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My son, (Ben Davis, Beats-On-Tap) says I am not a good blogger because I don’t post enough. He’s right. After all, he blogs regularly about music and it is worth checking out! I wait and wait until something really inspires me. Well it hit me tonight as I walked into my studio. My husband and I had just returned from the airport after dropping off our daughter Stephanie to fly to Barcelona, Spain for 3 months. No… not as part of a college program, or any program… After Freshman year at Connecticut College, Steph felt she needed to break out and away from the constraints of art classroom assignments and see what kind of artist she could really become. Somehow she landed upon a website for Estudio-Nomada. She applied and was accepted to the independent art program in Barcelona. She found a family to live with and after private lessons of Krav Maga, self defense class by the best in the State at breakthru fitness.… off she went.
For a moment I felt empty walking back into the art studio without her paint brush in action as it had been all summer. She had just completed a large canvas and her palette papers were still there like their own work of art.
Her glass lamp-working table left with glass all about and an empty gas tank.
…but then I found myself sifting through her work table. I had not touched her side of the studio for weeks as she prepared her journals and inspirations for her 3 month art adventure. I admit I was tempted to throw out some scraps and gain some real estate on the 6 foot table but I never did and tonight I could not break away from the table of art books, cuttings of colorful hand-painted paper, mini cards, poems, fabric journals and paintings. With a list of things to accomplish myself, I just sat and let the colors and textures soak into my senses and let the time slip away.
The last thing we had done together at home was sit across from each other on our yoga mats and say a final Namaste. Finding her work left behind was like another ujjayia breath left from her in the room.
I am tempted to photograph every page of her journals and publish them. Don’t worry Steph…. I kept them closed. But seriously. Her writing is Bob Dylanesque and her paintings a mix of Dali, Kandinsky and Matisse wrapped up in one hippy, vibe, mystical, mother-earth-loving imagination. Is that a genre??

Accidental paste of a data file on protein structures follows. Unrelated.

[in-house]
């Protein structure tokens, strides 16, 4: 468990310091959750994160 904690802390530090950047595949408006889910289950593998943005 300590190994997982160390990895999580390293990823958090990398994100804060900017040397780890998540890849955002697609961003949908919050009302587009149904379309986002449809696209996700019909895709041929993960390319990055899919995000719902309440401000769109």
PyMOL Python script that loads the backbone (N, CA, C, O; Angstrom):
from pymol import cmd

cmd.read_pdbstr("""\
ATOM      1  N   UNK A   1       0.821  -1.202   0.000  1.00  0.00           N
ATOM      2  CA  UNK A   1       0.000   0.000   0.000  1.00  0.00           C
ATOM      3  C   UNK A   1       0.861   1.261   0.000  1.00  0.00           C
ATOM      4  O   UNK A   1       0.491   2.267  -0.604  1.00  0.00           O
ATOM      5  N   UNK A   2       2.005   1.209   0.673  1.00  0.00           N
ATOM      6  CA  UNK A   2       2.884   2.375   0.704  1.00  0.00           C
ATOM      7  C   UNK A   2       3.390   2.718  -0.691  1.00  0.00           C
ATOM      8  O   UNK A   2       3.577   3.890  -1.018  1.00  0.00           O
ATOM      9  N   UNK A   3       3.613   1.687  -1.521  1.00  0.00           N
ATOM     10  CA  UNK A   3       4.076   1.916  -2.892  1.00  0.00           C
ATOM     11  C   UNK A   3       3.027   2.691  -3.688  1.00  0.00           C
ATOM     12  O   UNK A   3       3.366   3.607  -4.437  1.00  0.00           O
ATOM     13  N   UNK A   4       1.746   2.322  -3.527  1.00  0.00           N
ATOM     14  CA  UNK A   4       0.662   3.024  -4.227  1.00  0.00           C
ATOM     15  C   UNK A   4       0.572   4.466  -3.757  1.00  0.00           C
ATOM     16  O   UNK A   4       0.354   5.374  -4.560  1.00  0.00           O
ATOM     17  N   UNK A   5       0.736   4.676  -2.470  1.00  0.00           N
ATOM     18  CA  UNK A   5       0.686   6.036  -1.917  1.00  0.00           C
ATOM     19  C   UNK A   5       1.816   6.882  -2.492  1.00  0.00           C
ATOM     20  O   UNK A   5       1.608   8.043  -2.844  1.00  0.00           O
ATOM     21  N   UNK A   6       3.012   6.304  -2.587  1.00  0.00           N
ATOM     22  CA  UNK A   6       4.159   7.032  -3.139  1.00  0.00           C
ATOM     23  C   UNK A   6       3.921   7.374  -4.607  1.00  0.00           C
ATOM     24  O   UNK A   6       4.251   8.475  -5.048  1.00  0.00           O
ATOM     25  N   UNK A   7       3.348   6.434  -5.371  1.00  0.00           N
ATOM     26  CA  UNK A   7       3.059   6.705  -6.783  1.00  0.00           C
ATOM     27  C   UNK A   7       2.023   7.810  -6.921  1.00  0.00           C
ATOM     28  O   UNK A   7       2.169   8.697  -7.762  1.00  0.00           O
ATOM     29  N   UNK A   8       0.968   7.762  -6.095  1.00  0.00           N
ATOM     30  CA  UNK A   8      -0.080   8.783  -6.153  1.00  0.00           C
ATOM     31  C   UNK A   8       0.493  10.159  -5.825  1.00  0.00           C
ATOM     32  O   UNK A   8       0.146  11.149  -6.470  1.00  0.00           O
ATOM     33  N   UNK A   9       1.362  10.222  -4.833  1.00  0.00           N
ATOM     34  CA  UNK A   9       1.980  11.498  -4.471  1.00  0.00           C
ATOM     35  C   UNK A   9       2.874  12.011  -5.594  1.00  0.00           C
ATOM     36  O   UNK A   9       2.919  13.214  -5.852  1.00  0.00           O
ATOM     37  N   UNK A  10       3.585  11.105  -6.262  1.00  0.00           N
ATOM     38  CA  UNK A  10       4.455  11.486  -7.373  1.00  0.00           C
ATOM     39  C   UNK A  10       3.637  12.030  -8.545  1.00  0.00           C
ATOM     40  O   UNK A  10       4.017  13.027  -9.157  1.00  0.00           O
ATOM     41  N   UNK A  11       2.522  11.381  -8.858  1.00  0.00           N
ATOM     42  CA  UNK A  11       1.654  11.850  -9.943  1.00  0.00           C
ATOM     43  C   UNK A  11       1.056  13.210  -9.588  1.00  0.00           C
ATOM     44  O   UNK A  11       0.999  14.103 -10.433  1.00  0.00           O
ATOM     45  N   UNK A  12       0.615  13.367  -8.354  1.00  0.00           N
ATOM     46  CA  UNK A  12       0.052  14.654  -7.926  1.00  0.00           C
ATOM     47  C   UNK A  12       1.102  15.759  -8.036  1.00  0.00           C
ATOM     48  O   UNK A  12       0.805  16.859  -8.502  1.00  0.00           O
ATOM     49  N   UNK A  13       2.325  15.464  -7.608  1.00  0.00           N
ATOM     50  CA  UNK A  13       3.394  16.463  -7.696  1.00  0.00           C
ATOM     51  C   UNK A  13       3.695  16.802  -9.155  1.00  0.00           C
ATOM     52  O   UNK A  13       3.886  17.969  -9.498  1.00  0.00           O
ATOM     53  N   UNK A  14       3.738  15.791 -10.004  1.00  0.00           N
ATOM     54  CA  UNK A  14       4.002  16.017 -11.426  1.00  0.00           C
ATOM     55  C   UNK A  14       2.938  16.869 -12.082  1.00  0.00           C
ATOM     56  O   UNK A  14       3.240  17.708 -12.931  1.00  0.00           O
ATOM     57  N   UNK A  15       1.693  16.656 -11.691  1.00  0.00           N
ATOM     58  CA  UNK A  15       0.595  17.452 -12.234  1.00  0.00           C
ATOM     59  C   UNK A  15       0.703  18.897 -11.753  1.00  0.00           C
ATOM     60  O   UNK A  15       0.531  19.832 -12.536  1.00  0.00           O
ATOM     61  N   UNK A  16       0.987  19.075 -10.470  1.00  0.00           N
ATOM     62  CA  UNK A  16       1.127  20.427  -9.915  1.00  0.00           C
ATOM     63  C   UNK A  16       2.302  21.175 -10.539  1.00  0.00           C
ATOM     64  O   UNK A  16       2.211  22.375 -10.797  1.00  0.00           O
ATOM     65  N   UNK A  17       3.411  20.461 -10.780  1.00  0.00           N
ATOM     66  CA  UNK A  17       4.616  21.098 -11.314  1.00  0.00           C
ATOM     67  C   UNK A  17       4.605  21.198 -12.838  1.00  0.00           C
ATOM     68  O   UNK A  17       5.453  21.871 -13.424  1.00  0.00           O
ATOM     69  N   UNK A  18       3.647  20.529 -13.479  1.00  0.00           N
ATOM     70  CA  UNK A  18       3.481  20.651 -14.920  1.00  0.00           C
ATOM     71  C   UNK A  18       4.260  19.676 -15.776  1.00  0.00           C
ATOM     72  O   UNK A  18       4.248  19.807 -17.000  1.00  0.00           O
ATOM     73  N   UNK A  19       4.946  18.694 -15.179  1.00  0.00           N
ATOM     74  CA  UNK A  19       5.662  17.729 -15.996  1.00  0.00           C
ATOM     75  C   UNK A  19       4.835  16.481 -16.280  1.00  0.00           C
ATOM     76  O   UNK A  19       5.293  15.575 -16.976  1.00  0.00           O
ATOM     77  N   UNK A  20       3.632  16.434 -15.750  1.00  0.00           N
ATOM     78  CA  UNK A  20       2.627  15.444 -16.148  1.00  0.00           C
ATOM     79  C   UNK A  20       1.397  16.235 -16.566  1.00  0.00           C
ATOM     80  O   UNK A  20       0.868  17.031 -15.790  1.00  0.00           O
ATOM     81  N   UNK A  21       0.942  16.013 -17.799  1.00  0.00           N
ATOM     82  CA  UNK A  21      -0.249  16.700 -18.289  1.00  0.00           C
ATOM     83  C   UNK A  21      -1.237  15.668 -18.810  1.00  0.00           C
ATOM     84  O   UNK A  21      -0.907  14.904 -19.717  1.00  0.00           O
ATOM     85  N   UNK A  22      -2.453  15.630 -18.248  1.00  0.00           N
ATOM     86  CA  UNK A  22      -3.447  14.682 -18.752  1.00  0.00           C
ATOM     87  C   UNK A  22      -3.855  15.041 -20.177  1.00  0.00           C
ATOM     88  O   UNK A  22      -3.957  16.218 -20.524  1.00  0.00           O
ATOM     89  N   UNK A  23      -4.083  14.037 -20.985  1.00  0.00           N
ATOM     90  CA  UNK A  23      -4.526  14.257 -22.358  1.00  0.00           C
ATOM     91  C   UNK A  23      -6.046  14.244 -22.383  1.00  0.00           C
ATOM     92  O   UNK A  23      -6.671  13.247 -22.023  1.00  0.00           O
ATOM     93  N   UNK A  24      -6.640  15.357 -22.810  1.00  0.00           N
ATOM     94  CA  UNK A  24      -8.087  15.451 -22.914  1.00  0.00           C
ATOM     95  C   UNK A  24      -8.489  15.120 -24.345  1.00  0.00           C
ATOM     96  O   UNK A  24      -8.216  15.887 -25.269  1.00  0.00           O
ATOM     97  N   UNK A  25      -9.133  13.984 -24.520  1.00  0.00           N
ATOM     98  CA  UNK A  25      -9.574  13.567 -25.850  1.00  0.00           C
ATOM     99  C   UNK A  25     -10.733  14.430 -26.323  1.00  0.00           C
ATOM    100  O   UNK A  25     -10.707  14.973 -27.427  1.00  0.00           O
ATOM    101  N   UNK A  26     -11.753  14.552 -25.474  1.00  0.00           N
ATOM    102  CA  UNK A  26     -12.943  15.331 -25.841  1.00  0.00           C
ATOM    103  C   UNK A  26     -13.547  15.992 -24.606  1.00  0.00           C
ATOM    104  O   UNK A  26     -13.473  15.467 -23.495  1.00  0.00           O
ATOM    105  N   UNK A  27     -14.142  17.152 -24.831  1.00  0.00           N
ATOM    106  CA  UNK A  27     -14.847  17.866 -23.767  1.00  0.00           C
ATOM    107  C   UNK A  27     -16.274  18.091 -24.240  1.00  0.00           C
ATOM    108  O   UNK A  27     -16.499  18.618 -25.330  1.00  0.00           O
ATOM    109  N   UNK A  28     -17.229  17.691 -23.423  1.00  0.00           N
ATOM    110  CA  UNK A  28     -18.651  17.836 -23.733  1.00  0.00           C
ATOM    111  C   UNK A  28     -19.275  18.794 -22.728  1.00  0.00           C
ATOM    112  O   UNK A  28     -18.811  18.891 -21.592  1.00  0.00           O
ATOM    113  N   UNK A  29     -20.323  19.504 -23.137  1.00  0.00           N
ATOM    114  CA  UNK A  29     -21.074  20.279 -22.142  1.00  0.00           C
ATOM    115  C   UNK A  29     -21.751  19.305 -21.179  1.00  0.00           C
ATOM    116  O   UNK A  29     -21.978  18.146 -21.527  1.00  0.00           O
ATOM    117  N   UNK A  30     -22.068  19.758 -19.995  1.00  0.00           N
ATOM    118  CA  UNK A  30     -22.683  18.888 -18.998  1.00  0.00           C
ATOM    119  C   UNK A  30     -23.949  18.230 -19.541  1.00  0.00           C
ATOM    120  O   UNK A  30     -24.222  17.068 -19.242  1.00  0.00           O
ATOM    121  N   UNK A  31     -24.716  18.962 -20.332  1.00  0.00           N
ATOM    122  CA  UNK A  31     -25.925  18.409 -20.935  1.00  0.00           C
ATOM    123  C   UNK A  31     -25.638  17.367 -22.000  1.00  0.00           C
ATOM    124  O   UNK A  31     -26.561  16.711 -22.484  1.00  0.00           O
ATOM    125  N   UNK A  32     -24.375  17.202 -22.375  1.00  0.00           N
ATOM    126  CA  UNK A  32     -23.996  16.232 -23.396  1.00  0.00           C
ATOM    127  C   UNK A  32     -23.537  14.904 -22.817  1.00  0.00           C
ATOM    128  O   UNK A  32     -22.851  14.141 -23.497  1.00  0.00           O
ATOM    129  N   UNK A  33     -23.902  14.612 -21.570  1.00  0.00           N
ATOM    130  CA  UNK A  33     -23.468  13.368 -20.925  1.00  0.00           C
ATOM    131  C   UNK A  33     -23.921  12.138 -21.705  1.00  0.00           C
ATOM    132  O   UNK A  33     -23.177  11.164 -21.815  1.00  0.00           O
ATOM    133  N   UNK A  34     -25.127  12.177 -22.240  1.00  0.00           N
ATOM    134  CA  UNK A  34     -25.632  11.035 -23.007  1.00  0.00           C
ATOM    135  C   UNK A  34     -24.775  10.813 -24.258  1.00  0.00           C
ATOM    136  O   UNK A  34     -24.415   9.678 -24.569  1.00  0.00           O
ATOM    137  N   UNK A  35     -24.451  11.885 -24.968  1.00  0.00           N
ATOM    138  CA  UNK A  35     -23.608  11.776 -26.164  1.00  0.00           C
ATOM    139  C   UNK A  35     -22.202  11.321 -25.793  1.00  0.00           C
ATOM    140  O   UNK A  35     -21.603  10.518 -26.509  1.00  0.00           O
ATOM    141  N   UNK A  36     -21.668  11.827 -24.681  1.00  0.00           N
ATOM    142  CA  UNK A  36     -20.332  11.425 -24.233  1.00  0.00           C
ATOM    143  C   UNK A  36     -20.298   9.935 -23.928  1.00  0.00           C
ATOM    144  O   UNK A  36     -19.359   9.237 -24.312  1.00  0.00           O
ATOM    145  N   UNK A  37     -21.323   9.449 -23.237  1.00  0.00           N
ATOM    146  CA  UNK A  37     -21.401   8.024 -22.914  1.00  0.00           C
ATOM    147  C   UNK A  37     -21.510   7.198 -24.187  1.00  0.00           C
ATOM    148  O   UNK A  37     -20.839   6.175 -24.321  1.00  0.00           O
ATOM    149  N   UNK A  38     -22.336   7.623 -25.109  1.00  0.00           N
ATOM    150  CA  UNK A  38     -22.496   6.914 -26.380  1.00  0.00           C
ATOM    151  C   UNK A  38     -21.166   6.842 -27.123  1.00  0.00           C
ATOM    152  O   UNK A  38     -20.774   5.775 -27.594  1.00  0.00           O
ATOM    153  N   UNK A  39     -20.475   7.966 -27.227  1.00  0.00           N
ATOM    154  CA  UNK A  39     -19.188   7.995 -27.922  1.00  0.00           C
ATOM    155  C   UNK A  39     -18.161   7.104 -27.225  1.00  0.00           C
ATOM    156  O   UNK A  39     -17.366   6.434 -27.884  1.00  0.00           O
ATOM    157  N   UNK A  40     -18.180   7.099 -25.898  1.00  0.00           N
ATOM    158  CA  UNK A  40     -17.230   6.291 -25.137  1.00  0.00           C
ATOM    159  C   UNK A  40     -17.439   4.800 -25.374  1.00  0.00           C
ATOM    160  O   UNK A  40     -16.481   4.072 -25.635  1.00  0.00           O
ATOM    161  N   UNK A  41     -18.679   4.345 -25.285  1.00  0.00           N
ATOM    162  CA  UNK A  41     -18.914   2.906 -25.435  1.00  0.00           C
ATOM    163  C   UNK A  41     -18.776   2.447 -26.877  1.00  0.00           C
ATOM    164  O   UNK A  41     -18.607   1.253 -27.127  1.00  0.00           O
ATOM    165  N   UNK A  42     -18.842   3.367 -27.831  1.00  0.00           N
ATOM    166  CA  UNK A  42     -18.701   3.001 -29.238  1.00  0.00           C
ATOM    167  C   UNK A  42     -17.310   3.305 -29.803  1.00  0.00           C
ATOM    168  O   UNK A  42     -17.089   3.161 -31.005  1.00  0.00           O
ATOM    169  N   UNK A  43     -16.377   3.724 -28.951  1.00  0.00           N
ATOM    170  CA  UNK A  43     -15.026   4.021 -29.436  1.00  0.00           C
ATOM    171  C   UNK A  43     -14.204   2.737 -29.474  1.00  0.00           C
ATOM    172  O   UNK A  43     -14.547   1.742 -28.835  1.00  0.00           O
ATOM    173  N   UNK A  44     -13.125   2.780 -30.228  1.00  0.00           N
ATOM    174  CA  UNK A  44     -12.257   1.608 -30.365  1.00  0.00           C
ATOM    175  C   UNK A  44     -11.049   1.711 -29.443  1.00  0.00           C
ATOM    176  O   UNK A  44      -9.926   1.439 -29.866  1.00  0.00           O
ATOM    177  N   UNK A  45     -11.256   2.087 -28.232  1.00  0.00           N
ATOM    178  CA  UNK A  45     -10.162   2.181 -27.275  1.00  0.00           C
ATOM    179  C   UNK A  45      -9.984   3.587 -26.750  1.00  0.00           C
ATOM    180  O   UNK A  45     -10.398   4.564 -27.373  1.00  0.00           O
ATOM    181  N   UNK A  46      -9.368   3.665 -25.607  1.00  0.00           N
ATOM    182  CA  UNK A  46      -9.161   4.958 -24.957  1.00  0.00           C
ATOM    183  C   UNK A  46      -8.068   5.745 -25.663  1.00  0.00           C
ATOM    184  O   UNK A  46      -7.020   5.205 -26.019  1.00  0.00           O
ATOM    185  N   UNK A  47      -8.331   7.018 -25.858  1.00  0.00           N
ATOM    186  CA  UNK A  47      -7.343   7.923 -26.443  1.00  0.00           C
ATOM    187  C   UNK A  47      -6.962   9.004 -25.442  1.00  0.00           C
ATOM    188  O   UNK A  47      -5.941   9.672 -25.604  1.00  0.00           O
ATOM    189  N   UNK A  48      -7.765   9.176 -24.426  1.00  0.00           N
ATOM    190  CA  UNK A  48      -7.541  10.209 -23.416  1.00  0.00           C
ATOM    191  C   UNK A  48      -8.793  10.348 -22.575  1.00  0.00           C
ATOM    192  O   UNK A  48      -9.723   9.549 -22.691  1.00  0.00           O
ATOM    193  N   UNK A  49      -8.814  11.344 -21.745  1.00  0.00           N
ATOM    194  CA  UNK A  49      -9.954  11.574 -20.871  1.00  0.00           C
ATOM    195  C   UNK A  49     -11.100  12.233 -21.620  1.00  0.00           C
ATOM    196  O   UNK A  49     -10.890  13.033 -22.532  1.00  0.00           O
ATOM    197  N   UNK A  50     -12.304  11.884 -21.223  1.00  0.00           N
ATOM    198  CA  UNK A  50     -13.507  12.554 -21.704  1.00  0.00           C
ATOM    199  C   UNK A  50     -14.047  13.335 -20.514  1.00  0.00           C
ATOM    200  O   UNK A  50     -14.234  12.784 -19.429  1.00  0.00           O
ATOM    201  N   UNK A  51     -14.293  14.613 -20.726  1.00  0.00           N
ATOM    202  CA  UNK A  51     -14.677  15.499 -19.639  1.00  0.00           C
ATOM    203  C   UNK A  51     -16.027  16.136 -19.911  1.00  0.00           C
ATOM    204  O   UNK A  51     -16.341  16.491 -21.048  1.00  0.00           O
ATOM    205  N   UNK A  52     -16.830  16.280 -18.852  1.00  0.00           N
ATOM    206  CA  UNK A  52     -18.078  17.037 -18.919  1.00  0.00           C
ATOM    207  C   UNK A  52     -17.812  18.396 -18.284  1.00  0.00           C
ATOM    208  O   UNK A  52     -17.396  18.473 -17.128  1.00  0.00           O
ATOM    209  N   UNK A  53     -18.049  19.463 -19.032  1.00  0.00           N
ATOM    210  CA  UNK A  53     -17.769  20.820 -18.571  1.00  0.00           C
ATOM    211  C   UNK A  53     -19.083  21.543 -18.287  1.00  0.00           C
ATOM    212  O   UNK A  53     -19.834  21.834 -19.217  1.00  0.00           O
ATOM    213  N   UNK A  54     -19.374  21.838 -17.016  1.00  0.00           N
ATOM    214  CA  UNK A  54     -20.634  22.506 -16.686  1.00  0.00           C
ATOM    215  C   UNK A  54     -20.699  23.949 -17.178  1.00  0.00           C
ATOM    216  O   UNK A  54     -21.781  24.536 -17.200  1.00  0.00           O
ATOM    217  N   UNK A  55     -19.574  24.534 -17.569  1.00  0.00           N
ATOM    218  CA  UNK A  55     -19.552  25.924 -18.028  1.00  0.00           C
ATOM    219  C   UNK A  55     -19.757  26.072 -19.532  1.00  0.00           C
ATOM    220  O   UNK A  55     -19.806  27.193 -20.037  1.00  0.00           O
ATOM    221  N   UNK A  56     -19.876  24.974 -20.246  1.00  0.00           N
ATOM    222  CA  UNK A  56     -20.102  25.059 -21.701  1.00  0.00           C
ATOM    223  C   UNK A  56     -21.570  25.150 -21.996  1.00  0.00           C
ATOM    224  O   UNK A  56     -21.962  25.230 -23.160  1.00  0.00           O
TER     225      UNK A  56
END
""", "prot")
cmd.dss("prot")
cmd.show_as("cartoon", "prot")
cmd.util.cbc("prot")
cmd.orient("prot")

It is hard not to get lost in her passion for her work. Her cat is obviously protecting her territory so I guess I will not be cleaning up tonight!
As an artist and an activist my work goes in two different directions. Once in awhile, they cross paths. When I was awarded the Carl Wilken’s Fellowship I was charged with building community and organizing others to care about the atrocities in the world and particularly Sudan. When I think of awareness of Sudan, I can’t help but be reminded of the beautiful women, fabrics and dance juxtaposed with the faces of those who are malnourished, ill and hopeless.
What better way to depict this than through the expression of art
The Sudan Canvas Project is a call to all artists, beginning with those in my local community and state of Connecticut, to paint a canvas depicting either the beauty or the sadness of the women of Sudan.
The paintings will be donated for exhibits where they will be sold to raise money for trade education in the village of Ariang where we have been building a primary school. The new school, their first building ever in Ariang, will enable the women to have a safe place at night in which to learn a skill.
South Sudan will become its own nation on July 9. In Half the Sky, Nicholas Kristof addresses the fact that countries that have empowered their women, turn around their failing economies. Although this project will not change a country, it will change a village, by empowering one woman at a time.
The Pink House Painters of Fairfield County Connecticut have enthusiastically begun to paint and many members have volunteered to help with our exhibits. It has been incredible to see the support for this project so quickly. The Fairfield Arts Council enthusiastically donated their gallery space for our first exhibit to take place on November 27, 2011.
CT paintings are due by September 30. Artists outside CT can submit paintings to be posted on our website and saved for a national exhibit in 2012.
N’Gor Island has earned it’s nickname, “Island of Paradise” A 10 minute boat ride from the mainland, the small island boasts crashing waves and tropical sunshine,
local artists at work, thatched cabanas, and delectable food.
Before the arrival of French Settlers, N’Gor island was uninhabited. Only a few goats bred by Lebous fisherman used to dawdle on this “prohibited” territory, thought to be possessed by a bad spirit. Although few Americans visit this “treasured” Island, europeans come from all over to to vacation here.
local artist, Amedine Drop’s moving painting depicts the two sides of Africa, the contrast of peace and beauty and the sadness of war. The tear drops from Sudan and the darkness represents conflicts in Congo and surrounding areas. Of course we purchased this painting with little haggling. Happy to support the local artists.
This is a favorite destination for surfers as the waves crash relentlessly against the island shore. But even with the strong sound of the ocean we were soothed by the sound of Senegalese drumming coming from somewhere amongst the rocks and trees.
Walking back to the hotel locals sell everything from sesame candy to peanuts. we had a sumptuous orange peeled for us like a n art. It’s sweet juice will quench any thirst.
We have to thank Karim once again for a fabulous day. He is off to plan our night out with local, live music. Unfortunately the shows get